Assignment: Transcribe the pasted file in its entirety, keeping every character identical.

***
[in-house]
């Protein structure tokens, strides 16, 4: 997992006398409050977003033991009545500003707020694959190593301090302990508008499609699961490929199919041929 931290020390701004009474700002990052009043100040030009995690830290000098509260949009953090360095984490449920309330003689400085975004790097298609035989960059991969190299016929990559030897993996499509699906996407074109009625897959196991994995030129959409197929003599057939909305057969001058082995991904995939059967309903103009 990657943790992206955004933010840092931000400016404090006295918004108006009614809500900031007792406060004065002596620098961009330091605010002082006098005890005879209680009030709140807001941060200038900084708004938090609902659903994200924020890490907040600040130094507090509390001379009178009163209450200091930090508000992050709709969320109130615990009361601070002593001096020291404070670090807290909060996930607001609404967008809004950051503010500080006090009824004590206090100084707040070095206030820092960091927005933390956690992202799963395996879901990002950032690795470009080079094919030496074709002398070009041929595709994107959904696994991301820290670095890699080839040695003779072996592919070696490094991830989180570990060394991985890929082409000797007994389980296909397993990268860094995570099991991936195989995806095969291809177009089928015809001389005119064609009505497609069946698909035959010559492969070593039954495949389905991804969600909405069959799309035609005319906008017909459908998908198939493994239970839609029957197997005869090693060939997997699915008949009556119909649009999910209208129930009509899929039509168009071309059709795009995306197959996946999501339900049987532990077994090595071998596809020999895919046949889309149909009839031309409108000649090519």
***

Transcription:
[in-house]
């Protein structure tokens, strides 16, 4: 997992006398409050977003033991009545500003707020694959190593301090302990508008499609699961490929199919041929 931290020390701004009474700002990052009043100040030009995690830290000098509260949009953090360095984490449920309330003689400085975004790097298609035989960059991969190299016929990559030897993996499509699906996407074109009625897959196991994995030129959409197929003599057939909305057969001058082995991904995939059967309903103009 990657943790992206955004933010840092931000400016404090006295918004108006009614809500900031007792406060004065002596620098961009330091605010002082006098005890005879209680009030709140807001941060200038900084708004938090609902659903994200924020890490907040600040130094507090509390001379009178009163209450200091930090508000992050709709969320109130615990009361601070002593001096020291404070670090807290909060996930607001609404967008809004950051503010500080006090009824004590206090100084707040070095206030820092960091927005933390956690992202799963395996879901990002950032690795470009080079094919030496074709002398070009041929595709994107959904696994991301820290670095890699080839040695003779072996592919070696490094991830989180570990060394991985890929082409000797007994389980296909397993990268860094995570099991991936195989995806095969291809177009089928015809001389005119064609009505497609069946698909035959010559492969070593039954495949389905991804969600909405069959799309035609005319906008017909459908998908198939493994239970839609029957197997005869090693060939997997699915008949009556119909649009999910209208129930009509899929039509168009071309059709795009995306197959996946999501339900049987532990077994090595071998596809020999895919046949889309149909009839031309409108000649090519």